A few of us flew off in the direction of the old lady, but I didn’t go anywhere. I just couldn’t, I was so angry. You don’t just go around doing something like that and think you can get away with it.

So I wait and wait, but he comes back with a brush, quickly too, and runs right at us and we can’t do anything but fly away, though he caught a couple of us who weren’t quick enough, like Josh, but that’s his own fault for being such a fat git.

Anyway, he comes at us and we fly off, but I’m not finished, even if he thinks it’s finished, not by a long shot, so I fly up onto a tree and just watch him, you know, watch him sweep up all our food and chuck it in the bin – what a waste – then walk back over to some kind of low building.

So I follow him, fly over and sit on the roof by the drains and coo a little, I’ve got nowhere else to be, don’t want to be anywhere else, and wait, no matter how long it takes, trying to think what I can do to get back at him, which I kind of decide on quite quickly, it’s easy really, he hates us and our crap, so I’ll give him exactly what he doesn’t want, make him feel as bad as the old lady felt, that’s what I think.

So I wait and eventually he comes out when it’s a bit darker and heads out of the park to his car and drives off, me following at a, you know, discreet distance, hoping he doesn’t see me, and he doesn’t, I’m too high up, and we keep going like this until he stops outside a house, gets out and goes in while I fly down and into the garden to have a look around.

The lights were on so I flew up onto the windowsill to look in and I see this guy with a woman and they’re laughing, laughing and smiling and joking, as if he hadn’t spoken to the old lady never mind kicked us and told her to never come back.

Then I wait. I know what to do. I don’t care if he hates us more after. I just want to get him and my bowels are beginning to move into position.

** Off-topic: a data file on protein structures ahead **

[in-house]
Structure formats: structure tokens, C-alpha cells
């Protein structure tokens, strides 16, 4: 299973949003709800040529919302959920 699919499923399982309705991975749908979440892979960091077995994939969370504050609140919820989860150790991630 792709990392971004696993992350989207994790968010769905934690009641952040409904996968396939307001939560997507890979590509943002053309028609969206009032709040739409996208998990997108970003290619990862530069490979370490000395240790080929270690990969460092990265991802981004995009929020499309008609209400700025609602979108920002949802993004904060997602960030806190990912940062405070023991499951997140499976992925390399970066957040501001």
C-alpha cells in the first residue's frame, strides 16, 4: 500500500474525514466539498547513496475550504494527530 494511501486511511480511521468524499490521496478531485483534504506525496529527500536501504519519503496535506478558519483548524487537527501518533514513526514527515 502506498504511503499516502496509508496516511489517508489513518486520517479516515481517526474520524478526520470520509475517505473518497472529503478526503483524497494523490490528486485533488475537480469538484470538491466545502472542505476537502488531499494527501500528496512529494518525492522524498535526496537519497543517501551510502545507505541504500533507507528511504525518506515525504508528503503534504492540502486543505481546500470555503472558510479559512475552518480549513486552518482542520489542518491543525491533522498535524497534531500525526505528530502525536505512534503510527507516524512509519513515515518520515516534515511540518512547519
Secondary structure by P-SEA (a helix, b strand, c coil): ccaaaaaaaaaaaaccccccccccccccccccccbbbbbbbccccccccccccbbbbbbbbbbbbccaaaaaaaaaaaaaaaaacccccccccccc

I’m ready, I can do this, but they’re not going anywhere, they’re sitting inside having a drink, talking and I’m feeling like I’ve really got to go, will the window do or his car, I could definitely get his car, he must love that. But as soon as I’m thinking that they get up and disappear, and I’m kicking myself thinking I’m going to have to come back the next day, but I don’t because, just then, he opens the door and steps out with this woman, arm in arm, smiling, going out.

So I push myself off the sill and get ready, go up and bank and fly right at them, ready to release. And I do. I go. And I hit them, and I’m all ecstatic and everything. I think of the old lady and those kicks and swirl through the night sky and do a loop-the-loop.

It’s perfect. I feel great and land on a tree nearby to see the look on his face, thinking he’ll look just like the old lady, the bastard, just like her, but they’re not crying, not at all. They’re laughing. They’re hugging each other and the guy’s saying, you got crapped on, excellent, how lucky are you, really, how lucky are you? I mean, shit. ูAnd I can’t do anything about it because I’ve got nothing else to give Nothing at all.


12 thoughts on “Guano Out of Luck

  1. Great story. I especially enjoyed the pigeons determination and plot to get revenge. He had no way of knowing the superstition, if a pigeon poops on you, it’s good luck!

  2. Nice ๐Ÿ™‚ original, interesting and an unpredictable ending. Perhaps could have picked up the pace a little early on if I was going to comment on anything, but I liked your style!

  3. Oh! This was funny. I forgot about the good luck, having been the recipient of this luck, I’m not so sure I would laugh. I may just not have that sense of humor. Poor pigeon.

  4. Loved this. Okay, so it’s good luck (for some reason I don’t quite understand) to be crapped on by a bird, but would they really be laughing? He doesn’t sound the sort of human to take this well.
    Next time I hope the pigeon goes for the car.